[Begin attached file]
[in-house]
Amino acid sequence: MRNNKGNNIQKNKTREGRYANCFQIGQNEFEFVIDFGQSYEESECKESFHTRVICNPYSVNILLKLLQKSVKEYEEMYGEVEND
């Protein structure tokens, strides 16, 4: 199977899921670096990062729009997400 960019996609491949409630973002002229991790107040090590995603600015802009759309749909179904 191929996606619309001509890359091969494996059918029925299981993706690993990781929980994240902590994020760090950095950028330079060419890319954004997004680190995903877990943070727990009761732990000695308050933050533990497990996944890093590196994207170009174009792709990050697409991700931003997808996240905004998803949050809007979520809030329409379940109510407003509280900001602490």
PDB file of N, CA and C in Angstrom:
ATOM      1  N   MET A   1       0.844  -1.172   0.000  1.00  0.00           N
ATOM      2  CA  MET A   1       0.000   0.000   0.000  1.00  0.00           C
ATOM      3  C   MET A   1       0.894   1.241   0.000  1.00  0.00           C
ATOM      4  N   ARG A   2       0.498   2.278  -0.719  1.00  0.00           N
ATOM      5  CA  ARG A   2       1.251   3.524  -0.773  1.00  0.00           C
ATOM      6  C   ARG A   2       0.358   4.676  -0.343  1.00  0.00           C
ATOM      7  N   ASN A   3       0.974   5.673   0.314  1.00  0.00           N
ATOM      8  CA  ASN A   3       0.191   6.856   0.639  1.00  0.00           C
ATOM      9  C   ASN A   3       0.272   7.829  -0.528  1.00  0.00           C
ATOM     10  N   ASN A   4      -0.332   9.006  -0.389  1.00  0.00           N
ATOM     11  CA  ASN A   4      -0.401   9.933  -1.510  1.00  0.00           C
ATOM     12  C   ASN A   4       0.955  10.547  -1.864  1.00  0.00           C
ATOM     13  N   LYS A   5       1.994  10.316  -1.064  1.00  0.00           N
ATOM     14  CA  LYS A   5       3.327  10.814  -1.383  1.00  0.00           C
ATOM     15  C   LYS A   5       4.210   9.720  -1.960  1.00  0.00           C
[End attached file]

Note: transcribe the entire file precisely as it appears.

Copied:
[in-house]
Amino acid sequence: MRNNKGNNIQKNKTREGRYANCFQIGQNEFEFVIDFGQSYEESECKESFHTRVICNPYSVNILLKLLQKSVKEYEEMYGEVEND
């Protein structure tokens, strides 16, 4: 199977899921670096990062729009997400 960019996609491949409630973002002229991790107040090590995603600015802009759309749909179904 191929996606619309001509890359091969494996059918029925299981993706690993990781929980994240902590994020760090950095950028330079060419890319954004997004680190995903877990943070727990009761732990000695308050933050533990497990996944890093590196994207170009174009792709990050697409991700931003997808996240905004998803949050809007979520809030329409379940109510407003509280900001602490």
PDB file of N, CA and C in Angstrom:
ATOM      1  N   MET A   1       0.844  -1.172   0.000  1.00  0.00           N
ATOM      2  CA  MET A   1       0.000   0.000   0.000  1.00  0.00           C
ATOM      3  C   MET A   1       0.894   1.241   0.000  1.00  0.00           C
ATOM      4  N   ARG A   2       0.498   2.278  -0.719  1.00  0.00           N
ATOM      5  CA  ARG A   2       1.251   3.524  -0.773  1.00  0.00           C
ATOM      6  C   ARG A   2       0.358   4.676  -0.343  1.00  0.00           C
ATOM      7  N   ASN A   3       0.974   5.673   0.314  1.00  0.00           N
ATOM      8  CA  ASN A   3       0.191   6.856   0.639  1.00  0.00           C
ATOM      9  C   ASN A   3       0.272   7.829  -0.528  1.00  0.00           C
ATOM     10  N   ASN A   4      -0.332   9.006  -0.389  1.00  0.00           N
ATOM     11  CA  ASN A   4      -0.401   9.933  -1.510  1.00  0.00           C
ATOM     12  C   ASN A   4       0.955  10.547  -1.864  1.00  0.00           C
ATOM     13  N   LYS A   5       1.994  10.316  -1.064  1.00  0.00           N
ATOM     14  CA  LYS A   5       3.327  10.814  -1.383  1.00  0.00           C
ATOM     15  C   LYS A   5       4.210   9.720  -1.960  1.00  0.00           C